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Article Date: 1st September 2017

Catnic - Ensuring Plasterbead & Mesh Contribute to the Perfect Finish

Plasterbead and Mesh - Plasterers’ Beads - Plaster or Render

Catnic - Plaster Bead and Mesh

Product quality and suitability go hand in hand with good workmanship, when it comes to achieving long-lasting performance and aesthetics: And for building components such as plasterbead and mesh, the devil really is in the detail. Here Catnic provides guidance to ensure products chosen are fit for purpose.

When it comes to plastering, the industry offers a wealth of support and guidance. You simply have to enter the term into Google to see the plethora of information and ‘how to’ guides from product selection to installation techniques available. However, do the same for plasterbead and mesh and it becomes immediately apparent that there really is a lack of information out there.

Given that plasterers’ beads and mesh have a vital function in the plastering process – this really needs to be addressed. When you stop to consider their role, plasterbead and mesh are absolute necessities; preventing a plaster layer surface from cracking and increasing the durability and longevity of the plaster. They also offer a reliable method of achieving the slick, professional finish that clients expect of internal spaces and rendered facades.

Therefore, accurate selection is absolutely crucial. Although it might sound simple enough – start with the basics and check that the product has a CE marking. This means the manufacturer has declared conformity with all of the legal requirements to achieve that CE marking. Professionals have a duty of care to ensure that the products selected are legal and will perform as intended.

Specifiers and contractors then need to consider the location and atmospheric conditions of the building when selecting the correct material finish. Both can have a significant impact on whether or not the installation will perform and last as expected. Anyone requiring guidance should look to BS EN 13914-1:2005, which covers the design, preparation and application of external rendering and internal plastering. This advises the use of stainless steel and PVCu in conditions of high humidity and/or salt laden atmospheres. The use of an incorrect material type carries a risk of corrosion and brings the likelihood of staining through the plaster or render, resulting in the need for expensive remedial repair and replacement work to correct the problem.

Internally, galvanized steel is a more appropriate choice, although for high moisture interior environments, stainless steel and PVC-u could also be considered for interior fit outs. Once the material type has been decided upon, it then becomes an issue of product quality.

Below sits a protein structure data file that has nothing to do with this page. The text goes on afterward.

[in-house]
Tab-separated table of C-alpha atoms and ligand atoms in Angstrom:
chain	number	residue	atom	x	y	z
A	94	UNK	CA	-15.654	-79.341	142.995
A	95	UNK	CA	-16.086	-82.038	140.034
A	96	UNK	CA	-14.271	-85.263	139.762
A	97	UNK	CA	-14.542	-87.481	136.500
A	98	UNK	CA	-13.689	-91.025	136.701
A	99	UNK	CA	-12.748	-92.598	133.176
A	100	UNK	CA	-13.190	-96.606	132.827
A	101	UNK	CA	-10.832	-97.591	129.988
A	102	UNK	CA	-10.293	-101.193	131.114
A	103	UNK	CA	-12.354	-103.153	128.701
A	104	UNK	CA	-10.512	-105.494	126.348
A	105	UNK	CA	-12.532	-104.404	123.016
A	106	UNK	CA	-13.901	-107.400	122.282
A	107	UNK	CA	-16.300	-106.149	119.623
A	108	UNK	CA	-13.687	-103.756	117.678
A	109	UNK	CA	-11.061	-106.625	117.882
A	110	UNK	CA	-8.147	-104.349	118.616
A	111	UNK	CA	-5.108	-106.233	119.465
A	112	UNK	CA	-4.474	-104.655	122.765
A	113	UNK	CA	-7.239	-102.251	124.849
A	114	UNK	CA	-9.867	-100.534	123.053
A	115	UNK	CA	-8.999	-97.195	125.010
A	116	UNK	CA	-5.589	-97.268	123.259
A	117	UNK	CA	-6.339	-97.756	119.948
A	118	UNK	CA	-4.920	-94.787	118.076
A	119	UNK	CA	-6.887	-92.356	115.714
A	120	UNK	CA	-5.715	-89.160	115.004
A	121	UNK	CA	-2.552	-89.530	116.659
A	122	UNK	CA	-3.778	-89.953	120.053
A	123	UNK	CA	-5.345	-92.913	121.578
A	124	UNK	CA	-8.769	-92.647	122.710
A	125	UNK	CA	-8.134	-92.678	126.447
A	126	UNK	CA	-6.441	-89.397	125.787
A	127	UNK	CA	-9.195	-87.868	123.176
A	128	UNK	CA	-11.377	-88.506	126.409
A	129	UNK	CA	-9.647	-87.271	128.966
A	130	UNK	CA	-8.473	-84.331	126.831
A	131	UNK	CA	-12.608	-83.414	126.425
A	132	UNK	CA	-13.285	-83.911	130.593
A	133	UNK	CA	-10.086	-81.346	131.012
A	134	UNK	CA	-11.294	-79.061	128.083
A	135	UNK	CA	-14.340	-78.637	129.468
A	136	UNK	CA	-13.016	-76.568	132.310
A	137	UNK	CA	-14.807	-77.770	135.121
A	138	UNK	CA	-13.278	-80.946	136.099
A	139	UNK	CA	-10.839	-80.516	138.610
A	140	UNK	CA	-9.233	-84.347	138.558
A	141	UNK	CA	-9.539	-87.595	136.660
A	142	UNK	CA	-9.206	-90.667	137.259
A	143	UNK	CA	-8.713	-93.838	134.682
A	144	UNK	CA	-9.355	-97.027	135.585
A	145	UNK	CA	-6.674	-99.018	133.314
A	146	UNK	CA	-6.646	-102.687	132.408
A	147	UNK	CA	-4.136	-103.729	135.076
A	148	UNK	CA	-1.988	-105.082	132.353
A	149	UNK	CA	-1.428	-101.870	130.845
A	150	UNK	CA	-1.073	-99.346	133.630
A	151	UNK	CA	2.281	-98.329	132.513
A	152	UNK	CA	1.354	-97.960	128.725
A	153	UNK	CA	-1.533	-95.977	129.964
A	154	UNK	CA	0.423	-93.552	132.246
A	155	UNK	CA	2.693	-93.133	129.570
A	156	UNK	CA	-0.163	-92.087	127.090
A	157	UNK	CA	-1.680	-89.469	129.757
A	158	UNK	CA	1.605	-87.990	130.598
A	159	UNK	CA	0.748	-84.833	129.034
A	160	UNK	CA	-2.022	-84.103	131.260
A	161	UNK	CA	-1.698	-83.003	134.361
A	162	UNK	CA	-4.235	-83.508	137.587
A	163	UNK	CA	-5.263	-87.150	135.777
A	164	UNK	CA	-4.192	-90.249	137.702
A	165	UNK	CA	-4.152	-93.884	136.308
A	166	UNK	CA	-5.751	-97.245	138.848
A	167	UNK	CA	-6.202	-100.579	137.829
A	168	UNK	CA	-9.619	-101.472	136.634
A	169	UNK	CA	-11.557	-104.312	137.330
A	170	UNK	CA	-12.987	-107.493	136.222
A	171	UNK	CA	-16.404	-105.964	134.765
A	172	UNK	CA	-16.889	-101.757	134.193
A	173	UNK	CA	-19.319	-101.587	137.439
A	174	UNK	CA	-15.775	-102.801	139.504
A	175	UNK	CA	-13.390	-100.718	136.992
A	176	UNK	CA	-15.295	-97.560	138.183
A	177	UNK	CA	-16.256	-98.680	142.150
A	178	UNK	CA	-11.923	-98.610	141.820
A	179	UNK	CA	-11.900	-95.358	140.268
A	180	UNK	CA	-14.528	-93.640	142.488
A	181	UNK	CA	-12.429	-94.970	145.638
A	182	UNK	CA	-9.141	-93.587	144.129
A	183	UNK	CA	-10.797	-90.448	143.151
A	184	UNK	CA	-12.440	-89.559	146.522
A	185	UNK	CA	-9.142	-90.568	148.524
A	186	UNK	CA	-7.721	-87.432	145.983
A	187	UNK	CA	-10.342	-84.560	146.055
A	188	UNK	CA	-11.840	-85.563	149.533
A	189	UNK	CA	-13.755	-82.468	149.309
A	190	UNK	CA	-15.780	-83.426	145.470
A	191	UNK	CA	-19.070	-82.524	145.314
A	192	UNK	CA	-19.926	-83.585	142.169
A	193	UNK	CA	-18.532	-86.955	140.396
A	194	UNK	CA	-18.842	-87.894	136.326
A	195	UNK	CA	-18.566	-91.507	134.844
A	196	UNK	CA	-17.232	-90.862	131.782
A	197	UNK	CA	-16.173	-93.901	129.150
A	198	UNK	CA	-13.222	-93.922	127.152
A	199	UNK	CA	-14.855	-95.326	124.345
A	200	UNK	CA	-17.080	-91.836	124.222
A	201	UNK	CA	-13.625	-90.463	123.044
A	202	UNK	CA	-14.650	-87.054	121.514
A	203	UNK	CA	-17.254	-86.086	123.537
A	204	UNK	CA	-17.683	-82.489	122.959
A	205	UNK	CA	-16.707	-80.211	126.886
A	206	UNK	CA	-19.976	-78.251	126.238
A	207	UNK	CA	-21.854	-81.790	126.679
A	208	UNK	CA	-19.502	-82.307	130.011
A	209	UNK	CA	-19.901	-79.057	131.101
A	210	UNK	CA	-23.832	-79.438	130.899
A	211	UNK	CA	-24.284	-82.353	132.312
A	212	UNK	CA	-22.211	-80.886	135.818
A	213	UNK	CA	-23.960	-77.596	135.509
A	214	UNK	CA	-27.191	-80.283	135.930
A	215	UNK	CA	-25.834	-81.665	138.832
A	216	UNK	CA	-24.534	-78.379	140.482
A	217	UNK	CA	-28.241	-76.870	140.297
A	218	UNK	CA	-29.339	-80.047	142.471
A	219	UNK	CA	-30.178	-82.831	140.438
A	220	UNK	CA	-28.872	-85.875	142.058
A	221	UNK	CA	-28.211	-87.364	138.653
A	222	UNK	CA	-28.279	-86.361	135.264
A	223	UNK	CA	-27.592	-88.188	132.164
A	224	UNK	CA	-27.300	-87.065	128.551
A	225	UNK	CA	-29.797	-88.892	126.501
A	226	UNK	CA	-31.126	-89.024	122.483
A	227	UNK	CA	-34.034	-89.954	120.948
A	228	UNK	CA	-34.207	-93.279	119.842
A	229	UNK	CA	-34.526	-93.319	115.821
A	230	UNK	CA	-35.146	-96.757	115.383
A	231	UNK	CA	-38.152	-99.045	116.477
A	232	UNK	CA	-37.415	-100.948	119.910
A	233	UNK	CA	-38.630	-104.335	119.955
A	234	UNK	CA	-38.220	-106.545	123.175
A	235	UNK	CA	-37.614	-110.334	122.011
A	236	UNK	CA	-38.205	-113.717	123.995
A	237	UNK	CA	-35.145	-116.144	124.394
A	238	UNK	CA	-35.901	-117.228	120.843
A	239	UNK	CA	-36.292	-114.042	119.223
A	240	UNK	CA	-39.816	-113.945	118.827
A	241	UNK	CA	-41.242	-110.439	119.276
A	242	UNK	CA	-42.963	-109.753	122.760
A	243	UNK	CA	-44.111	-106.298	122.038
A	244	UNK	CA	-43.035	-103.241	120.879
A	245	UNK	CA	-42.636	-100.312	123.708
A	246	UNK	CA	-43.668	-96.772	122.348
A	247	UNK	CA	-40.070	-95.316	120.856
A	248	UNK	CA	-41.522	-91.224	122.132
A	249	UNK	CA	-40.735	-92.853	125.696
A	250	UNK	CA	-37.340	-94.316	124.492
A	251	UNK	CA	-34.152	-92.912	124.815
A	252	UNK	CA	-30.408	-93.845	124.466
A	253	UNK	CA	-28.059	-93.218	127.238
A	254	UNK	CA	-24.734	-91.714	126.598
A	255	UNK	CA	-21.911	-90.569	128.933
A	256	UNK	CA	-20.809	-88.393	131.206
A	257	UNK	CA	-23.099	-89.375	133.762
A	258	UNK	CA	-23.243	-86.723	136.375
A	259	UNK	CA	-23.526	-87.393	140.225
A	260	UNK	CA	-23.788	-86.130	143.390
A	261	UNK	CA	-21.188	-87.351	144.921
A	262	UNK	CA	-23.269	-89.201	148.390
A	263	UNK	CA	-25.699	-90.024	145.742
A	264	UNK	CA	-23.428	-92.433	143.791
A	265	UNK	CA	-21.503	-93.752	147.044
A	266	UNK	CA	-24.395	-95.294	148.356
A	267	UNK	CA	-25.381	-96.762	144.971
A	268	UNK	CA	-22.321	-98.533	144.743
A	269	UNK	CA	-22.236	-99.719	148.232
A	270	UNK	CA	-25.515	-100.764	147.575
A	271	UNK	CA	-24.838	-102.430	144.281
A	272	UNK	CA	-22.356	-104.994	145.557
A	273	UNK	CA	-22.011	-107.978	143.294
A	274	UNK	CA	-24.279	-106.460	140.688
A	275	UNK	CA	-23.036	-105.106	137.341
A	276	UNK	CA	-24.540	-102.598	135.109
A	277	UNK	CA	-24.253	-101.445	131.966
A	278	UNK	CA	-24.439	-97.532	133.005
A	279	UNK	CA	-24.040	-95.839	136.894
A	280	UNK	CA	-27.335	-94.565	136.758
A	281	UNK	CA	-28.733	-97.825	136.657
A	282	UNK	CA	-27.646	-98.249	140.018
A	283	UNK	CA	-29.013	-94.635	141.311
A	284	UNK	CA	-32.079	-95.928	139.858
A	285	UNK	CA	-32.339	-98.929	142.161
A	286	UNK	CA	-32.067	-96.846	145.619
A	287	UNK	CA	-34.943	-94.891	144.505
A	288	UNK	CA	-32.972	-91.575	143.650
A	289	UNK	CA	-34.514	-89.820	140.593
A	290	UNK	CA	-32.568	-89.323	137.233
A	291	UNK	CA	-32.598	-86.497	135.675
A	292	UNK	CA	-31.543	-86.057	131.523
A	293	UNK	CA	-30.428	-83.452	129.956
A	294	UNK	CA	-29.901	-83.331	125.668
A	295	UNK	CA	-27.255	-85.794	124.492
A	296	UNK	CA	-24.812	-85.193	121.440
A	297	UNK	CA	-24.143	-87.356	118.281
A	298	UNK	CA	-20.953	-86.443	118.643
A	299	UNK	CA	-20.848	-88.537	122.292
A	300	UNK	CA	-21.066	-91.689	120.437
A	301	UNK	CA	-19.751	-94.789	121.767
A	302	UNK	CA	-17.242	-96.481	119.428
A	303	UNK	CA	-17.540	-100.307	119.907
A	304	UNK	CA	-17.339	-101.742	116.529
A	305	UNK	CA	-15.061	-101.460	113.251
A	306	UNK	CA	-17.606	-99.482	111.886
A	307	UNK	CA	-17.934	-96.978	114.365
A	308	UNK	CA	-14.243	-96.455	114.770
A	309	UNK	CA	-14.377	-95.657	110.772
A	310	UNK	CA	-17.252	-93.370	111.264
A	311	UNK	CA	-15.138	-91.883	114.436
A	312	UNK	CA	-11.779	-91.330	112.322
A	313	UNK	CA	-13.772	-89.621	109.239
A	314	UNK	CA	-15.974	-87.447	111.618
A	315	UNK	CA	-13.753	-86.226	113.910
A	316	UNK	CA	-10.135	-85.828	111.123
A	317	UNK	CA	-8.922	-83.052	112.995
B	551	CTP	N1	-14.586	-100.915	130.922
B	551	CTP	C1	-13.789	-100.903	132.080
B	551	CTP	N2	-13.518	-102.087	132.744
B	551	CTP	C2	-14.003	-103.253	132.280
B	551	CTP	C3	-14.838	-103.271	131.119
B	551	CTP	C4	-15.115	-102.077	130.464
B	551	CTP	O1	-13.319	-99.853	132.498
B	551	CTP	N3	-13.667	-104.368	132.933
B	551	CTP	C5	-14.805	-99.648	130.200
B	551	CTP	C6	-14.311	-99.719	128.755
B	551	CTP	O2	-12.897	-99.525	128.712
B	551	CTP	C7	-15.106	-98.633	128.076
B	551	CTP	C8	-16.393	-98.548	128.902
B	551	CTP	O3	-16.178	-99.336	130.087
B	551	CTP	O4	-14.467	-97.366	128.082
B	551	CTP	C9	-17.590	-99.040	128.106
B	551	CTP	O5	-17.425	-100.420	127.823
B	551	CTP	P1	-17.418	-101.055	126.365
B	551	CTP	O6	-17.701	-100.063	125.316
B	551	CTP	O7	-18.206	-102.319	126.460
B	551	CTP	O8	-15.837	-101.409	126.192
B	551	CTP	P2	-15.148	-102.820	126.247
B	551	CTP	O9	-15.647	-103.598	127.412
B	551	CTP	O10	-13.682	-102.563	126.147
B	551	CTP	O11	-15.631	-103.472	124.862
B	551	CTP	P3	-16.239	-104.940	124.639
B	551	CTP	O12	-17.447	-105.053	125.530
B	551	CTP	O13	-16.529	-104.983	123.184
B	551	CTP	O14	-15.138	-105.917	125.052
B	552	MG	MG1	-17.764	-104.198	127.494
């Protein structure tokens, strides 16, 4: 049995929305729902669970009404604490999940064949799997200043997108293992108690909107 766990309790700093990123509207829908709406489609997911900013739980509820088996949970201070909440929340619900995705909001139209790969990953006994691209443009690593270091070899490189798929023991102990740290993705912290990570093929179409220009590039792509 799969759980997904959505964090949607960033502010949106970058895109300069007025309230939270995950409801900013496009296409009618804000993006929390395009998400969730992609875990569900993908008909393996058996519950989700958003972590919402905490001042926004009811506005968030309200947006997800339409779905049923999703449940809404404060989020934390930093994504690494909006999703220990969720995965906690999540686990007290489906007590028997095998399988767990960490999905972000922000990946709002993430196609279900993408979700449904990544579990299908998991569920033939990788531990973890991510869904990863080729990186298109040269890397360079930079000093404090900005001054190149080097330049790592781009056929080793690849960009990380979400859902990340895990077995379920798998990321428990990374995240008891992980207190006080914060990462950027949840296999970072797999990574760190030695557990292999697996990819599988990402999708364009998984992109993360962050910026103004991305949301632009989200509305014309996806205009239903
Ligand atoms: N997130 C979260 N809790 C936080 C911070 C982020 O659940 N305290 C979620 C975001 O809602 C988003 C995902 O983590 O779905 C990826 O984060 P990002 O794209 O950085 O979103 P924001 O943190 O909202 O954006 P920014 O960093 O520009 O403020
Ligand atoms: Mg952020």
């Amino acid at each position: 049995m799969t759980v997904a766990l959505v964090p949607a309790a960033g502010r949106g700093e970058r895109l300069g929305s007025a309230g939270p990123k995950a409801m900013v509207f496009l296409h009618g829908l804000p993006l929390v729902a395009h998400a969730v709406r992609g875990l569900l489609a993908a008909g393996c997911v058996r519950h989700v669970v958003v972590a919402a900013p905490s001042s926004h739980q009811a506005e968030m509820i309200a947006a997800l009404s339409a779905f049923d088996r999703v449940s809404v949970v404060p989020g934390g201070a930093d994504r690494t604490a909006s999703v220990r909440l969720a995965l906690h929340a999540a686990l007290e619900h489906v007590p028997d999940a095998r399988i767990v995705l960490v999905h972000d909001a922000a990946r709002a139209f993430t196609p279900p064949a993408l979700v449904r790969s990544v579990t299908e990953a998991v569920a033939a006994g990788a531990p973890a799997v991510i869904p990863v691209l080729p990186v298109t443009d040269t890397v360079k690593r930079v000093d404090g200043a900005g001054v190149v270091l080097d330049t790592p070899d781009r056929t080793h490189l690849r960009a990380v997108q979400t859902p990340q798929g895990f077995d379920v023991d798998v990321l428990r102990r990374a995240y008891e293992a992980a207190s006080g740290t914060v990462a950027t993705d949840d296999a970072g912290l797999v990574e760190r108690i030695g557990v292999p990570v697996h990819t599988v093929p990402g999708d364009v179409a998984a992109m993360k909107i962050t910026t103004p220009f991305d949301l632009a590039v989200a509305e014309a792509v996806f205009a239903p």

In the past, the vast majority of contractors might not have considered there to be much differentiation between one brand of plasterer’s bead to another. With ‘equal or equivalent’ to specifications reinforcing this idea – the door is left open for quality compromises that can fall short of the initial design intention. When faced with a range of plasterbead and mesh to choose from – always opt for a reputable manufacturer. In addition, a simple but effective means of establishing quality is checking rigidity. The more rigid a plasterbead is, the easier it is to retain the plumbline and achieve a precise finish.

Once the product has been selected, another important factor to take into account is the type of fixing. Best practice means avoiding mixing different material types. For example, if a stainless steel plasterbead has been chosen – avoid using zinc mechanical fixings. This could potentially result in a chemical reaction that leads to the breakdown of the fixing and ultimately the plasterbead could break away from the surface.

Chemical reactions that can affect the success of the project can also occur during the installation process itself. For example, it is important not to over trowel the nose of exposed plasterbead. If the plaster is being applied using a steel trowel against a galvanized section of plasterbead then there is a risk that the zinc coating could be damaged – again increasing the likelihood that the installation will suffer from issues later down the line.

Moreover, strength and support is another key area to consider, particularly for drywall applications in high traffic areas. It is advisable to use edging bead for a really robust finish and limit any potential damage. When dealing with large sections of external render, best practice also dictates installing adequate movement bead panels, no more than 5 metres apart and never over a structural control joint. This will allow for any necessary movement of the building without damaging the render finish.

Today there is a wide range of precision made components available to select from to meet the requirements of any indoor and outdoor project. Whether it is plasterbead and mesh, expanded metal mesh, rib lath, wall accessories, coil mesh or arch formers – it is important to remember that there will be a viable option.

Always look to a trusted manufacturer that can offer a comprehensive portfolio of products including PVC-u, stainless and galvanized steel ranges as well as a high level of technical support to ensure the product selected is fit for purpose, of good quality and able to provide a precise and lasting finish.

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